And when great souls die, after a period peace blooms, slowly and always irregularly. Our senses, restored, never to be the same, whisper to us. They existed. They existed. We can be. Be and be better. For they existed.
-Maya Angelou

Saturday, July 9, 2016

Hope Matters

I've secluded myself in a hotel room this weekend to work on writing stories for our book. Today I wrote one of my own stories. As I sit here reading it, it makes me cry. It makes me cry not only because of the importance of the message, but because I realize how incredibly fortunate we were to have some of the most amazing doctors care for Jack. They are not just amazing clinicians, they are amazing human beings. 

I really miss them. 

I want to share with you what I wrote today because, no matter the situation, hope matters.

I was sitting at my desk at work when my cell phone rang. I knew I had to answer it because my six-month old son, Jack, was in the Pediatric ICU (PICU) at our Children’s Hospital, where he had been for the last two months. The doctors didn’t know what was wrong with him or why he couldn’t wean off the hospital ventilator and breathe on his own. They were in the process of conducting a series of tests and, at the moment, he was stable, which made it possible for me to work a few hours each day.

I answered my phone fearful it might be a call from the hospital. On the line was the neurologist who was caring for Jack in the PICU. A week prior, a muscle biopsy was taken from Jack’s thigh to test for various known neuromuscular diseases. One of the diseases they were testing for was called Merosin Deficient Congenital Muscular Dystrophy (MDC1A). I was told up front by the neurologist that we did not want Jack to be positive for MDC1A because it was a devastating disease that would confine Jack to a wheelchair.

In a genuinely relieved voice, the neurologist told me that Jack did not have MDC1A. She was happy. I was happy. Although, I wasn’t convinced Jack had a muscle disease at all. He had a rough start to life – born seven weeks premature and then, when he was two months old, he had surgery to correct a congenital cardiac anomaly. He just needed time to grow and get stronger. The suggestion that he had a muscle disease wasn’t in my realm of possibilities.

After the neurologist shared the good news, I pushed her to give me answers I wanted to hear regarding Jack’s prognosis. Knowing now that Jack didn’t have MDC1A, I boldly said to her, “You can’t tell me that Jack won’t ever walk.”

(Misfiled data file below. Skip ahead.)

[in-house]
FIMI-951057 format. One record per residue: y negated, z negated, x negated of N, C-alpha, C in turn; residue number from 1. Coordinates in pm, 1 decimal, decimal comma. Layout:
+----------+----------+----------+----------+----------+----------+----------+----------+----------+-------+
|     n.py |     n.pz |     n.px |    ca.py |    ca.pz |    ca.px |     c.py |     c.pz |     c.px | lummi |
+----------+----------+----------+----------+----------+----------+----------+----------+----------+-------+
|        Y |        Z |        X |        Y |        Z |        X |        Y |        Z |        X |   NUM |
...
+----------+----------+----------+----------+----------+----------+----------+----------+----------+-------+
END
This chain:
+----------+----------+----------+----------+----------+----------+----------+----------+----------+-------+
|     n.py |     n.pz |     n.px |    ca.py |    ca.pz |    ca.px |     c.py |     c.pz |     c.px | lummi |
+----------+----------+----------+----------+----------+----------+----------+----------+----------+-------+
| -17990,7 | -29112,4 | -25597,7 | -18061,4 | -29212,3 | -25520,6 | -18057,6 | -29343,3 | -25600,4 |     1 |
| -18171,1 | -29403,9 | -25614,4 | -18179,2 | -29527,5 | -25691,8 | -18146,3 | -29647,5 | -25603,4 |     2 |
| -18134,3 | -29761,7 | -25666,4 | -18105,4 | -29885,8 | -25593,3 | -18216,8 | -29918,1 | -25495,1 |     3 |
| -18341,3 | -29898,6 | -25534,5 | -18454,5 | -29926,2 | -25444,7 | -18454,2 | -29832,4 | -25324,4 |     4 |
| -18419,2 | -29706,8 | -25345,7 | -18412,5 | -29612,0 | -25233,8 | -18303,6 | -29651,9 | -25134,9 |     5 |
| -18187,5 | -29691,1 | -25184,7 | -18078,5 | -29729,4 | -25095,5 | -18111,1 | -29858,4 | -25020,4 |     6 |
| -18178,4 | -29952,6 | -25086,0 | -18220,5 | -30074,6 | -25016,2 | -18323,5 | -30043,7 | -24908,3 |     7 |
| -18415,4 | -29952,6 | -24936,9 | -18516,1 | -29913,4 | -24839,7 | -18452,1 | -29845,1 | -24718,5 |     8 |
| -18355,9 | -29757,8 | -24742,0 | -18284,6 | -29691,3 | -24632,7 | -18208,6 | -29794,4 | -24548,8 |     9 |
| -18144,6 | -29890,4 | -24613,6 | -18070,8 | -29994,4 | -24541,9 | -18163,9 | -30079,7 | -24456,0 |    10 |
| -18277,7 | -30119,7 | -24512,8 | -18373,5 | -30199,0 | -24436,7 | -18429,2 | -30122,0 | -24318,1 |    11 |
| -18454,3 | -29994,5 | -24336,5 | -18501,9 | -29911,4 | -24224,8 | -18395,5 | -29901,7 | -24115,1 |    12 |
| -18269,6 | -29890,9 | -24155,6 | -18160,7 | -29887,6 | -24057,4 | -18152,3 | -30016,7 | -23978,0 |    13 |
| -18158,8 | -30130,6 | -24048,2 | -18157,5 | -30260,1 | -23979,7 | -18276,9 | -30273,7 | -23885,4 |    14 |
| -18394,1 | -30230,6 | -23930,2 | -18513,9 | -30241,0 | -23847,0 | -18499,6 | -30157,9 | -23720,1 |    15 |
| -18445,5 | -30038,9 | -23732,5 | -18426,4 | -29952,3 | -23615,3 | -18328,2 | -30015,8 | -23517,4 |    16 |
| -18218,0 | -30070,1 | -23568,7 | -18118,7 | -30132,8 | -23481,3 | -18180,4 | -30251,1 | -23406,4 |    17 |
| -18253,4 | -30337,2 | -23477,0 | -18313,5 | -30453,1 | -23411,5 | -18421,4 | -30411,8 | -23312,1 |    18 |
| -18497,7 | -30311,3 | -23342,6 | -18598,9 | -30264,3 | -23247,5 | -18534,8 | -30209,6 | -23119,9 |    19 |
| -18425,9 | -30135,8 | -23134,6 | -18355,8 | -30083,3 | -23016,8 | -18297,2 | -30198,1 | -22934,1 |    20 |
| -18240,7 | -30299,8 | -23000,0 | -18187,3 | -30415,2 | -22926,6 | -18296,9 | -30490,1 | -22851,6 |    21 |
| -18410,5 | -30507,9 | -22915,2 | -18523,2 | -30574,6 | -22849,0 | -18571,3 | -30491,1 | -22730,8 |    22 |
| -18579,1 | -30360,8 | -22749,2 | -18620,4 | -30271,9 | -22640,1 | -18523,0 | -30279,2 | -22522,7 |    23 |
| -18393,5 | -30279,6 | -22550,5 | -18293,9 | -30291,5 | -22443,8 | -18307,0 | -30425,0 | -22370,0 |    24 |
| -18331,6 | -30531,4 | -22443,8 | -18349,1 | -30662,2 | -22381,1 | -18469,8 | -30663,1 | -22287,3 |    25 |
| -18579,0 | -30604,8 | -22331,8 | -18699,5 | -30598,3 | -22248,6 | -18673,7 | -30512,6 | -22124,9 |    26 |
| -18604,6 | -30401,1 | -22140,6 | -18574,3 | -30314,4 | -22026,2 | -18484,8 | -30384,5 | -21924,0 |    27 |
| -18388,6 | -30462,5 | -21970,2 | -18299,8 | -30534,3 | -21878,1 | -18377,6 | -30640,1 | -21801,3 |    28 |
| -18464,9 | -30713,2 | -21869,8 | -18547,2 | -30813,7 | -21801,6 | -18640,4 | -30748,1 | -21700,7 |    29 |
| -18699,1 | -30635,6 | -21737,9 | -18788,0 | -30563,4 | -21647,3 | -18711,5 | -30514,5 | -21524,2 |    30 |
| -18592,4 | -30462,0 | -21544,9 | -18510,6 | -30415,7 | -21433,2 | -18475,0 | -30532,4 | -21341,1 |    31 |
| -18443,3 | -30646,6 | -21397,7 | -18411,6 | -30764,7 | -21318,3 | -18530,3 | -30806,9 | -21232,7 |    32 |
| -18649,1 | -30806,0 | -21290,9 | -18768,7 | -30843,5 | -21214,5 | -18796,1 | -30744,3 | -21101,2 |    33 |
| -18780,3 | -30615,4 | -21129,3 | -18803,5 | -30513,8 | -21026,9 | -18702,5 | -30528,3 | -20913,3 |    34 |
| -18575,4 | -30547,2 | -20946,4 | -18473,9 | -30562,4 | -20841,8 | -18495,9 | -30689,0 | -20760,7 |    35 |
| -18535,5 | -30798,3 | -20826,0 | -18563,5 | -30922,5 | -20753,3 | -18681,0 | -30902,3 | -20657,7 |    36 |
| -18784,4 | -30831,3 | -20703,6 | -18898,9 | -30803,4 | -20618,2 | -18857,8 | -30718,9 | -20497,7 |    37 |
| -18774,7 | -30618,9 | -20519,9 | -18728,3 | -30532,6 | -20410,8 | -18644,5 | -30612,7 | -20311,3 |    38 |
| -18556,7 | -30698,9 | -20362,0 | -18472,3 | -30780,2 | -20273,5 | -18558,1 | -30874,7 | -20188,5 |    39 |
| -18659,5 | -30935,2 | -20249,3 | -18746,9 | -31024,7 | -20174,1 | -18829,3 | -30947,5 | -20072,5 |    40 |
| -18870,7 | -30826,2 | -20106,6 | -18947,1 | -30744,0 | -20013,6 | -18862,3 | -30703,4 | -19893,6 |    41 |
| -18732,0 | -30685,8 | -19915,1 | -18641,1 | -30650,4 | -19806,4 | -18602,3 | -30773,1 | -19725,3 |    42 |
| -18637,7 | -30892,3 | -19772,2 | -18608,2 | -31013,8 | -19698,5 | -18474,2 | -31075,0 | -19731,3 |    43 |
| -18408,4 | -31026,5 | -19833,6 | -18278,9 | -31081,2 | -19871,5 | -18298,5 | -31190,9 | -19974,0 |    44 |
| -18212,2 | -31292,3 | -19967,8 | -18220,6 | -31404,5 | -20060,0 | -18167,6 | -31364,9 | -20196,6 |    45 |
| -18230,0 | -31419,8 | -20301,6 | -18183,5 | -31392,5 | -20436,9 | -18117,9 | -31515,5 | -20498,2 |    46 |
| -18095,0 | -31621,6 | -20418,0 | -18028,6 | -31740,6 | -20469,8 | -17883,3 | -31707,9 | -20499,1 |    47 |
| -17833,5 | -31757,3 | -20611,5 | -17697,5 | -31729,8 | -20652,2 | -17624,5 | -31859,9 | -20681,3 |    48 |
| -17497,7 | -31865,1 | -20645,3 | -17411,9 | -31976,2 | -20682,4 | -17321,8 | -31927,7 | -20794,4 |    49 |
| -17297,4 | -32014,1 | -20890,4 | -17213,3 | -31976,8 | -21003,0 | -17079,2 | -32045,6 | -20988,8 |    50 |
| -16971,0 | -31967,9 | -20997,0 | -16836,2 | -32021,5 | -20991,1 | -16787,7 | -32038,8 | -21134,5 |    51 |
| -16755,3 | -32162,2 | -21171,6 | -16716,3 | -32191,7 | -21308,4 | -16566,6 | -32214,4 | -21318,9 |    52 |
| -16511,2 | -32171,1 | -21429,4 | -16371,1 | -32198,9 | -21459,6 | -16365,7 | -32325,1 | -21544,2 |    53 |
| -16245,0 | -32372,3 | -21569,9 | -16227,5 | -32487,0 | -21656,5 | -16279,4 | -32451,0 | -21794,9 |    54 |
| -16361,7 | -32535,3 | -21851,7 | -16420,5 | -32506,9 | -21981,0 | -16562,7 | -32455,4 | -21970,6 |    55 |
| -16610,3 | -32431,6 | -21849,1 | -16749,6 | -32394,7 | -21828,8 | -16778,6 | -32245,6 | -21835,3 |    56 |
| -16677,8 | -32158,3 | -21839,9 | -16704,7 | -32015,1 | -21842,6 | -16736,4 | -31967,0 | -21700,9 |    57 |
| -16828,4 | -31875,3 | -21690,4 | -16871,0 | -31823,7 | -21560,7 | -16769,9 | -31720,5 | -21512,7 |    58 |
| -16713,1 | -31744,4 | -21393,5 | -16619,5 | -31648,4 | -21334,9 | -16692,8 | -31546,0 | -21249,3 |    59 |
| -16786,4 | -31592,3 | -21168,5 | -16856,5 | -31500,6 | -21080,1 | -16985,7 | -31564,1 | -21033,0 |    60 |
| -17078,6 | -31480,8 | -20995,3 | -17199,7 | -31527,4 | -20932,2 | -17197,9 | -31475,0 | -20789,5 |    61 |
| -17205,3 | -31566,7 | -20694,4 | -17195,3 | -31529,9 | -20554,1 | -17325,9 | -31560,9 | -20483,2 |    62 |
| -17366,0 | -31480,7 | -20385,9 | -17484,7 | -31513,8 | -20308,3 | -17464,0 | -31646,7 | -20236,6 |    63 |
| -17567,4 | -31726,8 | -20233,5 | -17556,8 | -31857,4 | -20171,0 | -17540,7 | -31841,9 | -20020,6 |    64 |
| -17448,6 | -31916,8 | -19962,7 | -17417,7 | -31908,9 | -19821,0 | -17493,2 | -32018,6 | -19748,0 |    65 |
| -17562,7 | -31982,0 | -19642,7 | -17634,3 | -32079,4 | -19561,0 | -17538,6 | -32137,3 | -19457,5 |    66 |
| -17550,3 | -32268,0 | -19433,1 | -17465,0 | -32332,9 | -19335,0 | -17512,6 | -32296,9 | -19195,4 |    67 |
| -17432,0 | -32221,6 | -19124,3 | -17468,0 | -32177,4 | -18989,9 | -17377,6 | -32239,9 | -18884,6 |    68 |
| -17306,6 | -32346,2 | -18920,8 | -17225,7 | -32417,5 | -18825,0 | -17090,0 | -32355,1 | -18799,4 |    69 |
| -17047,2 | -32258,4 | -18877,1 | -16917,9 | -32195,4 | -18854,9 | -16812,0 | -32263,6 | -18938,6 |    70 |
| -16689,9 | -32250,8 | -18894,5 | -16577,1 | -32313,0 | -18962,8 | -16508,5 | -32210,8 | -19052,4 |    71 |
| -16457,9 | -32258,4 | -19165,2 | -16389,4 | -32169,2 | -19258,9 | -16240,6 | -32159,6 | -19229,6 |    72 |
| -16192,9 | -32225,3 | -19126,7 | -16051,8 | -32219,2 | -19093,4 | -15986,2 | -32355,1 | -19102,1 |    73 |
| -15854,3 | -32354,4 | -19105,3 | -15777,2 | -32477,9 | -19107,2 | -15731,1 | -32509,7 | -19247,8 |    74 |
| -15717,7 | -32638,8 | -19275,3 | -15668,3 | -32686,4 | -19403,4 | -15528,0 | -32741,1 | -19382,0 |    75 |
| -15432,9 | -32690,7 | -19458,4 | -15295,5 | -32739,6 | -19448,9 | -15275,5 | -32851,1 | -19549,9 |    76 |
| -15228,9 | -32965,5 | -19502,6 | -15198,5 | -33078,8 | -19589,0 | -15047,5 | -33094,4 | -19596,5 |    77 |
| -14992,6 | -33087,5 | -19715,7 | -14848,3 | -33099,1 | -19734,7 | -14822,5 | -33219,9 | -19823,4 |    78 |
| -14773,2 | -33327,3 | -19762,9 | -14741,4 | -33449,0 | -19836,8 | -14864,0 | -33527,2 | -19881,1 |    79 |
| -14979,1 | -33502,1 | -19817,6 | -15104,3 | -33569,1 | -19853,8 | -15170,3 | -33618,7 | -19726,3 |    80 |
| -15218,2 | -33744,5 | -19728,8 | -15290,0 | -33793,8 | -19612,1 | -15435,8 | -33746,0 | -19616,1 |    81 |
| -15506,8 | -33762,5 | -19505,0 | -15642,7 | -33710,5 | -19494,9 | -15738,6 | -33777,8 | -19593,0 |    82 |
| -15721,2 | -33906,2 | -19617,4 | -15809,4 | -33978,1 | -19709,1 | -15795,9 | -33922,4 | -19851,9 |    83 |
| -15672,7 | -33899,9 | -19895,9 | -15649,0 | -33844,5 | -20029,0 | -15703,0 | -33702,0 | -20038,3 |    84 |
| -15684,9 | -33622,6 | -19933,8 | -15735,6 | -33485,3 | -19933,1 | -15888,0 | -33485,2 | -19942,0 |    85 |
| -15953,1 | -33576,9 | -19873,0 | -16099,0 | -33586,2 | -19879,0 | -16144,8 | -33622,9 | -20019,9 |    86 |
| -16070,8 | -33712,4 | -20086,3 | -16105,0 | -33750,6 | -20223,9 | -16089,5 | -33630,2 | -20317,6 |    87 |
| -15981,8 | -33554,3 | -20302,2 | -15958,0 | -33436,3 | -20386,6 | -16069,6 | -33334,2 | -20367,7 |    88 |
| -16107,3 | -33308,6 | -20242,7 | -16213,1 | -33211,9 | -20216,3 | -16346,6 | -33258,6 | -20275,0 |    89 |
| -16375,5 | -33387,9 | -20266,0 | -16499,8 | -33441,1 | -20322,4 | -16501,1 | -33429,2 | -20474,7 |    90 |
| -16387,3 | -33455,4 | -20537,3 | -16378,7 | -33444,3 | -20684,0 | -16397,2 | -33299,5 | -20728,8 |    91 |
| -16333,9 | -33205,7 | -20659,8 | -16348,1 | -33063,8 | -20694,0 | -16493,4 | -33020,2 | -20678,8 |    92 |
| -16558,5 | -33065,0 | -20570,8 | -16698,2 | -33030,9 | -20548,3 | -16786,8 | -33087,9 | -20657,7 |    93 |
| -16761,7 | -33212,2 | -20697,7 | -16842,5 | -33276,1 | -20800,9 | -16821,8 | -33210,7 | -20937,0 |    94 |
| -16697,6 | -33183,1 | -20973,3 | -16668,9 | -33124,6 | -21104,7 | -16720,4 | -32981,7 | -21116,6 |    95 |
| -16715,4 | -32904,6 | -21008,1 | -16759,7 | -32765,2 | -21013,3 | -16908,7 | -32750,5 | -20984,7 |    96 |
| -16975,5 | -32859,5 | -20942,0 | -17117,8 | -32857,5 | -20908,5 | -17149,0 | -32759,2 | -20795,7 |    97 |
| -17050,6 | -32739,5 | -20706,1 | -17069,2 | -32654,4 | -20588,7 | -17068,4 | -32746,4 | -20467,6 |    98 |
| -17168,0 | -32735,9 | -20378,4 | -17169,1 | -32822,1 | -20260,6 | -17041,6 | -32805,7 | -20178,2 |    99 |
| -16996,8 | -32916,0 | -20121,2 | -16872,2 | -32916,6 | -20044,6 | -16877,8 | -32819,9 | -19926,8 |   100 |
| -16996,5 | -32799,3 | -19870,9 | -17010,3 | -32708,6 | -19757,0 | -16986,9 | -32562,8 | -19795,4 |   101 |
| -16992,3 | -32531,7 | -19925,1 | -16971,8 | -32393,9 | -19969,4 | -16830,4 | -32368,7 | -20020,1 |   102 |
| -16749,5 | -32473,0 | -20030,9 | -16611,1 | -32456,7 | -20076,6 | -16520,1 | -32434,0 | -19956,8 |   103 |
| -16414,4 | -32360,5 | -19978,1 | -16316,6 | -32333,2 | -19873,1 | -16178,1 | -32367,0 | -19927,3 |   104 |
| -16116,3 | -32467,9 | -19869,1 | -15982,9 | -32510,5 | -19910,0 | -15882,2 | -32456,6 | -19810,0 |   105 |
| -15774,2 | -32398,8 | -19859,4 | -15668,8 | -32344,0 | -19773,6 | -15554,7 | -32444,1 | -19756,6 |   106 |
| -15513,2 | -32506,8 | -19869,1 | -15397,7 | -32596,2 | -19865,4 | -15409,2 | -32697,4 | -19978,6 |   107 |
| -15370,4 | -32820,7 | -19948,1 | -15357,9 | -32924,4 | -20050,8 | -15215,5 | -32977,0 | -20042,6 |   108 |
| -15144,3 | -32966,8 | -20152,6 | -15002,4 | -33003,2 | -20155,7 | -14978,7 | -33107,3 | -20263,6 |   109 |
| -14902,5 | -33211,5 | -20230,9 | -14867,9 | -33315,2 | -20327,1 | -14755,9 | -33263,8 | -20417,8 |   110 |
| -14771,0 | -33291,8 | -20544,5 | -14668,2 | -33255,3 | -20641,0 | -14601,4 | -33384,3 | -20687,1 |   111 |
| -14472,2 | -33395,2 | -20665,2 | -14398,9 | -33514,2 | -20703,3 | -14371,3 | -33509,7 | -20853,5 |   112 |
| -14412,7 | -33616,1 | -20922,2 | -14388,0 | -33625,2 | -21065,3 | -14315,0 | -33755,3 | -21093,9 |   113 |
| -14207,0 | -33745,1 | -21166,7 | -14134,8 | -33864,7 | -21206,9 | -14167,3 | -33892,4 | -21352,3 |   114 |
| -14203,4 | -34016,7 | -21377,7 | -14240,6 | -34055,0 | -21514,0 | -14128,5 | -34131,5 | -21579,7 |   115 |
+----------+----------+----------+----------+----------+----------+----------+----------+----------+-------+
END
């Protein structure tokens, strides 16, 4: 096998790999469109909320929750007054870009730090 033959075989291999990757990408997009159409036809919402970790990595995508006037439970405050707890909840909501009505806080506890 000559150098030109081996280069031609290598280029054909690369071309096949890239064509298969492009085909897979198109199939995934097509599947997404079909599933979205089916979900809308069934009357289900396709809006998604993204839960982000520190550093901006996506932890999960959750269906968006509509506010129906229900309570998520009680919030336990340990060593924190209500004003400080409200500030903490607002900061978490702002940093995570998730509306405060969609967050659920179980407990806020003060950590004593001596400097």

This neurologist has years of experience specializing in neuromuscular diseases at one of the top medical institutions in the country. I suspect she had a good idea about Jack’s prognosis based on her evaluation of him, even if his specific disease was not yet identified. However, rather than tell me it was unlikely Jack would ever walk, she said to me, “I can tell you that I don’t have another patient exactly like Jack.” And she left it at that.

The impact of that simple statement was profound. What the neurologist gave me that day was hope. By not laying out all the possible negative scenarios for what Jack’s future might hold, she didn’t steal my hope that day.

Jack was ultimately diagnosed with a rare form of congenital muscular dystrophy when he was seven years old. Jack never walked. He never breathed on his own without the support of a ventilator and he never ate food by mouth. However, on that day I made my bold proclamation to the neurologist, had I been told that Jack would never walk, talk, eat or breathe on his own, I don’t know that I would have been able to get myself out of bed every day. By not taking away my hope, this doctor allowed me to believe that everything I did with Jack during his early years – trialing him off the ventilator, putting him in his stander, trying to get him to eat by mouth – were all worth the effort. She allowed me to accept Jack’s ultimate destiny in my own time and on my own terms. And in doing so, she allowed me to give Jack every possible chance to reach his full potential within his limitations.

The importance of hope cannot be overstated. Having hope does not mean having an unrealistic understanding of your child’s prognosis. We live the truth day in and day out. Parents are able to distinguish between hope and wishful thinking. Hope is what allows you to take a chance on the future. It’s what gave me, as the parent of a child with a devastating life-limiting disease, the strength to get up each day and “keep on keeping on.”

How information is conveyed by a physician can go a long way in preserving hope. By choosing words that didn’t steal my hope when Jack was six months old, Jack’s neurologist was instrumental in ensuring that Jack had the best quality of life for the fifteen years that he lived.

Hope matters.

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